Are Front-Clip Dog Harnesses Ideal? – I Changed My Mind (Ep 11)

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When front clip harnesses are used, I recommend two points of contact whenever possible, and to try to fade out the use of the front clip and use only the back one over time. In BAT set-ups we usually use just the back clip.

Note: In this video Bean is wearing the Balance harness.

“I’ve Changed My Mind” is a series of short videos on a variety of topics that I’ve changed my mind about over the years [not just today!]. Most are dog training related, but I also talk about some more personal topics.

You may totally agree with some of the videos and others may go against your most firmly held beliefs. I’m making videos about them specifically because these are topics to wrestle with, to ponder, and we won’t all agree right now. I just hope we will be kind to one another as we disagree.

The non-dog things are personal and others are hot-button topics; I hope you’ll forgive me for being a human. Please subscribe here on YouTube to get the latest videos.

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Philippa Murphy says:

Having tried the Hurtta front harness I can happily say its quite flawed in design even with two points of attachment I find the leads tangle up. Maybe I need to try more harnesses to form a better opinion. It would be cool to have D rings to the side of the harness rather then the front of it. If the dog is a puller and has no leash manners and the owner has few leash skills front harrneses can be very uncomfortable especially when used with corrections.

Michelle Duguay says:

something to think about, I had been clipping to to points of attachment because if I just clip to the front the harness twists and that bugs me. But then my veterinary behaviourist told me she wants me to clip just to the front because (and im trying to remember her words and maybe not explaining it properly) she wants clear information coming from one spot rather than information coming from two spots because when Uno is stressed I need to be clear and simple as possible in communicating with him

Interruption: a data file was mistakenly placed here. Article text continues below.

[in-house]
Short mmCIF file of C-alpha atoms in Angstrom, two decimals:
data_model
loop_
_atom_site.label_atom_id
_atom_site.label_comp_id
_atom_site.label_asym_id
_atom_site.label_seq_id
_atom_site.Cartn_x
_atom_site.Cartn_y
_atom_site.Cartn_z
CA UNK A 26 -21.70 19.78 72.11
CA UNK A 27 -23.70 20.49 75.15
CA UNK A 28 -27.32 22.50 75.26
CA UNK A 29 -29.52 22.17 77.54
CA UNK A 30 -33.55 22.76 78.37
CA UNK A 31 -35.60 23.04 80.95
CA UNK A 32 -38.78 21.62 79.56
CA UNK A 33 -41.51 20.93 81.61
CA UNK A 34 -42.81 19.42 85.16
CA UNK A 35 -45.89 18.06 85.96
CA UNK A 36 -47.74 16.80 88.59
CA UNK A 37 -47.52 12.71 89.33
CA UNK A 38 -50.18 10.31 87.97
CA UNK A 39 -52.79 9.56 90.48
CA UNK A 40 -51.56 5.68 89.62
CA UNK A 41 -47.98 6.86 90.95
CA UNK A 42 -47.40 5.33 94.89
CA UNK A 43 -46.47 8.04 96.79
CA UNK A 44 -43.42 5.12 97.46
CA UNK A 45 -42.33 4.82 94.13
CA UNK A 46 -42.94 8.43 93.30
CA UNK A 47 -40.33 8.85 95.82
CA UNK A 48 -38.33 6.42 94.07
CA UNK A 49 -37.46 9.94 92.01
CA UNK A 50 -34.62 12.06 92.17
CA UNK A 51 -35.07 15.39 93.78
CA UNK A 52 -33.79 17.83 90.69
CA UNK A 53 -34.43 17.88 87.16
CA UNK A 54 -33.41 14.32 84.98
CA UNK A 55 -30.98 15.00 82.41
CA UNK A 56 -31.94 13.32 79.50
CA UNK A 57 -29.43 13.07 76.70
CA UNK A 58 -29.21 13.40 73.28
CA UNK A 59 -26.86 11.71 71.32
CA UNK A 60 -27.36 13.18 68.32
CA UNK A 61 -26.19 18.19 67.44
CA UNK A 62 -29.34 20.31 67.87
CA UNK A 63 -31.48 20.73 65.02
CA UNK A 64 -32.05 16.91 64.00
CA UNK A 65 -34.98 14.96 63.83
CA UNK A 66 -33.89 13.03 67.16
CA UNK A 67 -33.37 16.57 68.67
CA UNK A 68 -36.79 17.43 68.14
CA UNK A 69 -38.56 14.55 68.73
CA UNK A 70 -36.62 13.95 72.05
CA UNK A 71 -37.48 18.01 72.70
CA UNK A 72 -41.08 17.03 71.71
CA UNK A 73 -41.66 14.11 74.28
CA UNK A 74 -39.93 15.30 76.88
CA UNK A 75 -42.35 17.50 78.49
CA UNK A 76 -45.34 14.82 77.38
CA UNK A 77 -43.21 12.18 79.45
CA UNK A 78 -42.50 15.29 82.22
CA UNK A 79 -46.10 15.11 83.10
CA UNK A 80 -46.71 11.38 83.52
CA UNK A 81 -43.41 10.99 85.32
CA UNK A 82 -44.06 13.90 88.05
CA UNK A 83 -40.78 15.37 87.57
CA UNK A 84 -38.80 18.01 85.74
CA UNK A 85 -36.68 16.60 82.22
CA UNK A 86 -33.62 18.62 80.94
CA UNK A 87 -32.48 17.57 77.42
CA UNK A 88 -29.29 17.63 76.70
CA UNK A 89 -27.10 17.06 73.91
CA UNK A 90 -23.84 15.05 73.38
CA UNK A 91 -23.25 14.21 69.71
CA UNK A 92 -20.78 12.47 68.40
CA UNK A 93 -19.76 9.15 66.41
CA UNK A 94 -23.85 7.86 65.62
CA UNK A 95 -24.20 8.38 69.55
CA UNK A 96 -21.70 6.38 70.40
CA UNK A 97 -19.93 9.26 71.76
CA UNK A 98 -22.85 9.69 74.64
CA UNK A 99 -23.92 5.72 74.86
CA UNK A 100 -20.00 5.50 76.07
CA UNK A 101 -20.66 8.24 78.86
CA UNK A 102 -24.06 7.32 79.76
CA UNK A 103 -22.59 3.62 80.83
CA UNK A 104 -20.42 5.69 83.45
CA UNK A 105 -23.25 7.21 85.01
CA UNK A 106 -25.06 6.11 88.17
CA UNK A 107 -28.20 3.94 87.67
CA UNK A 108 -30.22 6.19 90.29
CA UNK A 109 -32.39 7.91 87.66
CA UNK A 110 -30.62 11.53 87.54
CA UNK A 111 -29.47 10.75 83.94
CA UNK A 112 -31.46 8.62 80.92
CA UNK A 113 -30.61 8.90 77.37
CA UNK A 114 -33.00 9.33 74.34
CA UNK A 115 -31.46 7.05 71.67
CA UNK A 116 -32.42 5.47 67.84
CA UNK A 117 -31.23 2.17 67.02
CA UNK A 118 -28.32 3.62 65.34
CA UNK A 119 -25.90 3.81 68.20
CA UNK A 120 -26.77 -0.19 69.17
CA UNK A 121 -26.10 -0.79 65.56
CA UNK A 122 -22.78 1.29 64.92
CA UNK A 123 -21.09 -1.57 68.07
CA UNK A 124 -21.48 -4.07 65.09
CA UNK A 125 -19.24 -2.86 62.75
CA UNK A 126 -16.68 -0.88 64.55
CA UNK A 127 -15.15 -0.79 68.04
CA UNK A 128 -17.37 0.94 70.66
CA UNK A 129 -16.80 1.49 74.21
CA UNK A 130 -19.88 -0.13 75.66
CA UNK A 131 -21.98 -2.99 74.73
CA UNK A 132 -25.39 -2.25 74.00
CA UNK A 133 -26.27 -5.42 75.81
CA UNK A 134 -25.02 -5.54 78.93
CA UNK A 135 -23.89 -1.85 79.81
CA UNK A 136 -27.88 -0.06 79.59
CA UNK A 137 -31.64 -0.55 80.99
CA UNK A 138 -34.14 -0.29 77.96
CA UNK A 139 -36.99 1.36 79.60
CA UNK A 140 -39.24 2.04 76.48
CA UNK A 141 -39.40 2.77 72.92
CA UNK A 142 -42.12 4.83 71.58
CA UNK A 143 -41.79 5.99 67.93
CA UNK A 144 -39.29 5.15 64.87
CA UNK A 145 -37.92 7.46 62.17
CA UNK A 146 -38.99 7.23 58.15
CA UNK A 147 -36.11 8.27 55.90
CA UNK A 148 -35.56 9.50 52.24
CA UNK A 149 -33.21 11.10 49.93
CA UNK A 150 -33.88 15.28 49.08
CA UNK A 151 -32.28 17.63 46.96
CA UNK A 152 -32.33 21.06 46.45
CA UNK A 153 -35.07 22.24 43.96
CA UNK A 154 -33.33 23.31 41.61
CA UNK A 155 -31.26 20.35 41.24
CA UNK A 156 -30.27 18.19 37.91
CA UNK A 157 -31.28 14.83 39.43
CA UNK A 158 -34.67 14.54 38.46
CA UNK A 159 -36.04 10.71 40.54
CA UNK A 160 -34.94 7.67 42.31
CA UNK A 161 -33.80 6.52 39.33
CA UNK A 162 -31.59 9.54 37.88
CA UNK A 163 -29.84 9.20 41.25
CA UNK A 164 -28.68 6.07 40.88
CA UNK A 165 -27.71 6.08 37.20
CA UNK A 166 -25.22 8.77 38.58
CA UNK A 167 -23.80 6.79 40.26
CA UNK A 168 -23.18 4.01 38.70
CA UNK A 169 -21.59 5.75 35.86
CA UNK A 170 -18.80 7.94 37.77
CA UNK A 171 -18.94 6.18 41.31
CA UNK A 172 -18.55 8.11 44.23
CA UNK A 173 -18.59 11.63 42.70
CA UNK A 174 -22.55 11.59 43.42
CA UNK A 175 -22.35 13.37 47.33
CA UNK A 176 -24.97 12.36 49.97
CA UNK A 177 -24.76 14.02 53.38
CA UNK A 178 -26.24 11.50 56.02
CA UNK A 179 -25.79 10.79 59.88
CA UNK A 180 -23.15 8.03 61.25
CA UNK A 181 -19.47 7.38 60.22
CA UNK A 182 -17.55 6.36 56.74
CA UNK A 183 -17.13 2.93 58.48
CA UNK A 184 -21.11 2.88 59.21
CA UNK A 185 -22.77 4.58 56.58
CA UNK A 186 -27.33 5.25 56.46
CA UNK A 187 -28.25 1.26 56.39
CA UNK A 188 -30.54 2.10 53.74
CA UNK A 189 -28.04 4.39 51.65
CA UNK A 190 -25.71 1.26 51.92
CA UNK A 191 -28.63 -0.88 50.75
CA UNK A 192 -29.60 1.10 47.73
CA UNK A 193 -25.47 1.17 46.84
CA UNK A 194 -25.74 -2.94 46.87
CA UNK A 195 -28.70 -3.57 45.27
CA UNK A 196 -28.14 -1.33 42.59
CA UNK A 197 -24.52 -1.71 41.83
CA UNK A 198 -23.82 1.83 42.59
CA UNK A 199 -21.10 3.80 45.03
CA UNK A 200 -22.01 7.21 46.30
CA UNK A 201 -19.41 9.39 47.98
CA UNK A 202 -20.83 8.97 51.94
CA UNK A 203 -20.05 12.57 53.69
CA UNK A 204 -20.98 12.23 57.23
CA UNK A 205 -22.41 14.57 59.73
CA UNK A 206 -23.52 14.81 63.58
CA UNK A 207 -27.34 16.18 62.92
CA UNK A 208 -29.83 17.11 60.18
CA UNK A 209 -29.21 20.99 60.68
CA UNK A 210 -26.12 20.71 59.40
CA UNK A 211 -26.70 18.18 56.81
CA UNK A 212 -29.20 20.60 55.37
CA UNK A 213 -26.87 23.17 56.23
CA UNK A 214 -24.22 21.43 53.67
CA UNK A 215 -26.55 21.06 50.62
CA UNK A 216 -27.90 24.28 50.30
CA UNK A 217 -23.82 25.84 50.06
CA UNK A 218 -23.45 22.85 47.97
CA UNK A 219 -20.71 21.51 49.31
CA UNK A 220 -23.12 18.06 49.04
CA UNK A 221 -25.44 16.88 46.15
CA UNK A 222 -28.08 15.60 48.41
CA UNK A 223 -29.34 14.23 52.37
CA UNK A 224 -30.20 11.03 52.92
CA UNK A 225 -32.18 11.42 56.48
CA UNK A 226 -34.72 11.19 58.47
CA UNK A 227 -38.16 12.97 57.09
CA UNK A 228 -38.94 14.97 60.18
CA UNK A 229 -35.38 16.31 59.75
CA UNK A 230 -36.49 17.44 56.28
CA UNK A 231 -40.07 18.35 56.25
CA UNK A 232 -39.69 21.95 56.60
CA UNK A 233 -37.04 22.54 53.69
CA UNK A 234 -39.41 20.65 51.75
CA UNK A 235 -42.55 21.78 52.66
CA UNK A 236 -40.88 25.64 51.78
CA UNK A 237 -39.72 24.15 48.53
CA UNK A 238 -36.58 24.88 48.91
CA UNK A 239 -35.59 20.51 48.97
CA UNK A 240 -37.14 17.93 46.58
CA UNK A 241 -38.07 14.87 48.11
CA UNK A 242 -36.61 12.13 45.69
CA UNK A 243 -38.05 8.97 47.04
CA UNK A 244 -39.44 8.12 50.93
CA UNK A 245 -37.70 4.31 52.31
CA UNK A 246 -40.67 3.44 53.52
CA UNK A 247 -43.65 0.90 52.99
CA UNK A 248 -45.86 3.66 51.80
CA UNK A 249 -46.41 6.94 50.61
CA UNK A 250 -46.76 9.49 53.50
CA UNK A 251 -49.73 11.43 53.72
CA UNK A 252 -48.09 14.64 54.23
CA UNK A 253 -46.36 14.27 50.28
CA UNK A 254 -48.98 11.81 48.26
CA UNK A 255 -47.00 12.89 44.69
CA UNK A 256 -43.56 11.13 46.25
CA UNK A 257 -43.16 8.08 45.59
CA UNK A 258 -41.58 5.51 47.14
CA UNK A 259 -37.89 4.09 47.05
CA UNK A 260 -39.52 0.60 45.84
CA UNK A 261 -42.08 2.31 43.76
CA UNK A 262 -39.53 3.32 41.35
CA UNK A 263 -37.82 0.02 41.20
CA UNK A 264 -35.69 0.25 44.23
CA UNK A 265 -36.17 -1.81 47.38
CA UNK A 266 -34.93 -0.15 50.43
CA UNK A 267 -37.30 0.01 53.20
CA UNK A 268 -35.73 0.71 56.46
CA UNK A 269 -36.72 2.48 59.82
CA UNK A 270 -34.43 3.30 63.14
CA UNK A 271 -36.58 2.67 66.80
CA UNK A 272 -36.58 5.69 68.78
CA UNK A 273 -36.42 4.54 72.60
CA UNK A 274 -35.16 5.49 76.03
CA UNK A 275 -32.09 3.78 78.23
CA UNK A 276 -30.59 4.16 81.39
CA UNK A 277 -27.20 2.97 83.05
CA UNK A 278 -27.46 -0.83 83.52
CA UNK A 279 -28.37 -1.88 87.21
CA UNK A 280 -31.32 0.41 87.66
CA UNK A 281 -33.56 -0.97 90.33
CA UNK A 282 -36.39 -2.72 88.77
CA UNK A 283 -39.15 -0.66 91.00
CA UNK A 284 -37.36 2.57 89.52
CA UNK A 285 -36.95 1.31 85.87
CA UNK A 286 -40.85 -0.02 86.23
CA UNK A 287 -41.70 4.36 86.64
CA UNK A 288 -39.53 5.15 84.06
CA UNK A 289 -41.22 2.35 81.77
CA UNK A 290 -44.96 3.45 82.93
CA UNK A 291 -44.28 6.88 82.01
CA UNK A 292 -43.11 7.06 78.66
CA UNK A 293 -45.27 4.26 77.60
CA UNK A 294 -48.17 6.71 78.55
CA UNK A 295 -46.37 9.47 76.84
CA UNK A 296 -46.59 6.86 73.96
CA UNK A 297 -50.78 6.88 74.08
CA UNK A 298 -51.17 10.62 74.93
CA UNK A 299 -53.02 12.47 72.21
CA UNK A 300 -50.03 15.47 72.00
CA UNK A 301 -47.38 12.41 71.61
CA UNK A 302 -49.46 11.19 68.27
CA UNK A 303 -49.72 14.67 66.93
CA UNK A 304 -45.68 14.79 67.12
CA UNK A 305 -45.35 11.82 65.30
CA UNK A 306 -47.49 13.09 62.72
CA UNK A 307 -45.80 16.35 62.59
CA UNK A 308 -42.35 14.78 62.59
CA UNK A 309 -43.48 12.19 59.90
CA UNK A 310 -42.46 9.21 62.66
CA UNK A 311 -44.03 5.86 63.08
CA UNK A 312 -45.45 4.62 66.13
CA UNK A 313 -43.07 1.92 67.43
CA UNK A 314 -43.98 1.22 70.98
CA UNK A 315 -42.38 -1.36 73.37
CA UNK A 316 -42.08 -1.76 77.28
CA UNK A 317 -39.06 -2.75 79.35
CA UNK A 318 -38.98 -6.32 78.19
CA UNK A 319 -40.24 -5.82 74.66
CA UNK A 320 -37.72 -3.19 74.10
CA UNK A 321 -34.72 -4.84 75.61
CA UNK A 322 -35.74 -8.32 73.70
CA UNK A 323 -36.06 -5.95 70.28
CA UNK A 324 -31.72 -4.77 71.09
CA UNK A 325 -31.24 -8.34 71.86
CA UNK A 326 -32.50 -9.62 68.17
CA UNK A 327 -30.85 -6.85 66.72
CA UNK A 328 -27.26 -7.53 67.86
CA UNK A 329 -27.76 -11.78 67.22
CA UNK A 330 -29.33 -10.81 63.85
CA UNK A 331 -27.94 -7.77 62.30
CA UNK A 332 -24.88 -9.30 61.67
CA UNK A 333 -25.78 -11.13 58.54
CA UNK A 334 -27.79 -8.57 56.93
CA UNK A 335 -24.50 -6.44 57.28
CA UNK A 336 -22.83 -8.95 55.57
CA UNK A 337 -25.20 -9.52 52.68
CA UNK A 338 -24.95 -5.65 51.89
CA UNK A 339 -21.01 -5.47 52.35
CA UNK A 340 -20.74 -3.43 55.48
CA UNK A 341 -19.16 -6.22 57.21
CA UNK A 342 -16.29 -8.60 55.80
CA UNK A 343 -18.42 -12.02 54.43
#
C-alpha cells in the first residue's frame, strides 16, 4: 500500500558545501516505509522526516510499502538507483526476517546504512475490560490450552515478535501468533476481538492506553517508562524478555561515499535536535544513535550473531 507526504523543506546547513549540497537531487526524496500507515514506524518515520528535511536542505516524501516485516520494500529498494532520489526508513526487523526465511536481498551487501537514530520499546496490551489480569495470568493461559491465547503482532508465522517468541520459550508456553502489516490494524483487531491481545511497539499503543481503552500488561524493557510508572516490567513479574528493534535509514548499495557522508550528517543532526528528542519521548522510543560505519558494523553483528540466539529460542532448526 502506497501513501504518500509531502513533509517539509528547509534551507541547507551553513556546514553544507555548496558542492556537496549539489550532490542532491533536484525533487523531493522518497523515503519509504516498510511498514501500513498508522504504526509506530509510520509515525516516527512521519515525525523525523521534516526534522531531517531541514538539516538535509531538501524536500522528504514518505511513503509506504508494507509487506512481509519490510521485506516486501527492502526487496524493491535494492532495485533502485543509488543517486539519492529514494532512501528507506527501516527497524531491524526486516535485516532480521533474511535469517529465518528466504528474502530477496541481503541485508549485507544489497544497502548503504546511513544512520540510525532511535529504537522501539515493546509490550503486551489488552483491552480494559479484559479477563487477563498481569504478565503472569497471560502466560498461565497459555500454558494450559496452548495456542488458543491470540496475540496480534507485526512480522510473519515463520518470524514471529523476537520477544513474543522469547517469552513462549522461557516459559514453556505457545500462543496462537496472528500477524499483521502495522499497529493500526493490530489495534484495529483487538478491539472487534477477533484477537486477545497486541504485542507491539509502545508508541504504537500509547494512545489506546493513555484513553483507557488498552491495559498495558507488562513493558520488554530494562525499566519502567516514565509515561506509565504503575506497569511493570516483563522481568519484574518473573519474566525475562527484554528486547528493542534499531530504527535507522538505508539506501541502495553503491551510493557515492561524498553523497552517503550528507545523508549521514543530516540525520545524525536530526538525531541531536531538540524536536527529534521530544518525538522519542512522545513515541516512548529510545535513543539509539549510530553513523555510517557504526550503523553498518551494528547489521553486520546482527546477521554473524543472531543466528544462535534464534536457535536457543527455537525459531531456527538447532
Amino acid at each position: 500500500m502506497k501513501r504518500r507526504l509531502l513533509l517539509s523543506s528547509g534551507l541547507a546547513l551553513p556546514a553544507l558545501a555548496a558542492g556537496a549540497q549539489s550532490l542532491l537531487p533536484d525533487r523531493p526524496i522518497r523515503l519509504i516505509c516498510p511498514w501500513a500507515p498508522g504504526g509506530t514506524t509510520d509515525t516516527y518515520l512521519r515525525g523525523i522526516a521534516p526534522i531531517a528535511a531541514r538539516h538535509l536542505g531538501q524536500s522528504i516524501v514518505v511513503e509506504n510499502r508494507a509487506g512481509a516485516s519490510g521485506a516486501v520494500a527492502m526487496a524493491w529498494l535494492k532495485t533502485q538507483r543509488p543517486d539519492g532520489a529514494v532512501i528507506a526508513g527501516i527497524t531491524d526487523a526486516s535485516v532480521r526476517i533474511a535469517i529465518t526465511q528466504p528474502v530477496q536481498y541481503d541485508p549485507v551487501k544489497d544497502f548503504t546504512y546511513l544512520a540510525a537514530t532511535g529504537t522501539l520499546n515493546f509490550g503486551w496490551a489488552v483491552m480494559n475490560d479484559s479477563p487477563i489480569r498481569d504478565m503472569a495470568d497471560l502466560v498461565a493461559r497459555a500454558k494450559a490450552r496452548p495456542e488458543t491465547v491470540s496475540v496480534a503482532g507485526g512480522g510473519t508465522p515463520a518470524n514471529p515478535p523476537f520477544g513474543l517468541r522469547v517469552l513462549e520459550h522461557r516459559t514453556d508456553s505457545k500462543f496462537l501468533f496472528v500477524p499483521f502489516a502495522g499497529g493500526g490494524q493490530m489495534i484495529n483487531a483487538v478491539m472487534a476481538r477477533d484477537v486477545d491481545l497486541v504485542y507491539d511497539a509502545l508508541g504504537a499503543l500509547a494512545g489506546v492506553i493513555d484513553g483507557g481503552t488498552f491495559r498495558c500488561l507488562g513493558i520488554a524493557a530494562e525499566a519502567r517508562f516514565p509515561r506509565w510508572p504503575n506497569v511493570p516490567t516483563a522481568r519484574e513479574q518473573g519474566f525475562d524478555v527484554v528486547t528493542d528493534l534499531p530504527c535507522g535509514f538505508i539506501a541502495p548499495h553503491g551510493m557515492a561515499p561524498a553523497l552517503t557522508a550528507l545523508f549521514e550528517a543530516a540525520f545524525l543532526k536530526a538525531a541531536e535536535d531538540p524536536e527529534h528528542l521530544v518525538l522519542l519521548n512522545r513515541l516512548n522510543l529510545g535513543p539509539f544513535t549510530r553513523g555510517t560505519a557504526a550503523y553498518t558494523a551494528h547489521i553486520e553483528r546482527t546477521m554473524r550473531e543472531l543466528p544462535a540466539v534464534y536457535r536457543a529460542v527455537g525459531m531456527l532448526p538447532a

Bob Swiss says:

Alaska looks great in green instead of white ehh

macksmum1 says:

Thanks for raising this discussion. I have always preferred a 2 point harness but sadly they are not the complete answer people are looking for.
I am always horrified when I see peope  holding tight to their dogs lead (in some cases the actual harness) with the harness wrapped around the front of the dog pulling its opposite leg forward or digging into the dogs armpit. Sadly people look to the harness as they do with a collar, halti, chain etc as the ANSWER to the dog pulling, rather than training tools to help you while you TEACH them not to pull etc. I have not found a perfect harness but if I may suggest "Freedom No Pull Harness" and no it does not stop the dog pulling – only training will do that – it has a martingale affect on the back clip and a standard  D on the front. The martingale part helps hold the harness in place around the girth while the front redirects the dog.  http://www.2HoundsWholesale.com

Mike Prasse says:

I don't see the reason for not just using the front clip on the newer harnesses that do not go under the dog's armpit? Reasons for using only the front clip on BAT training: (1) More control if the dog lunges or pulls. It does no good if a pulling or lunging 100-lb dog pulls the person over, and this is much more likely to happen if the leash is hooked on the top than on the front (if it wasn't, wouldn't dog sled racers hook the traces on the front and not on the back?) ; (2) Having two long leashes hooked on the top and the front is like trying to fly one of those 2-string kites – it takes a LONG time to learn how to not get the two strings (leashes) tangled. Obviously one would like the dog to not get into the orange-red zones where they pull or lunge, but it is going to happen on occasion, especially when you are teaching BAT to a novice. Even one of Grisha's videos show her getting spun around when the student dog wanted to greet someone. As for putting the dog "off-balance": This only happens when the dog is pulling or lunging, and better the dog then be off-balance than the person holding the leash! Perhaps the Freedom No Pull Harness, with the martingale strap hooked to the top D-ring would work by itself without also hooking to the front D-ring, due to the constriction that happens when the dog pulls.

AquaticTuber says:

It takes the pressure and discomfort of a collar off of your dog’s sensitive neck, and will eliminate coughing and choking.

Nikki says:

Can you please give advice for people who have dogs that can actually drag them across the road when another dog crosses their path?
My pit bull could kill a dog if she pulled hard enough. I need a harness to prevent her from pulling and chocking herself.

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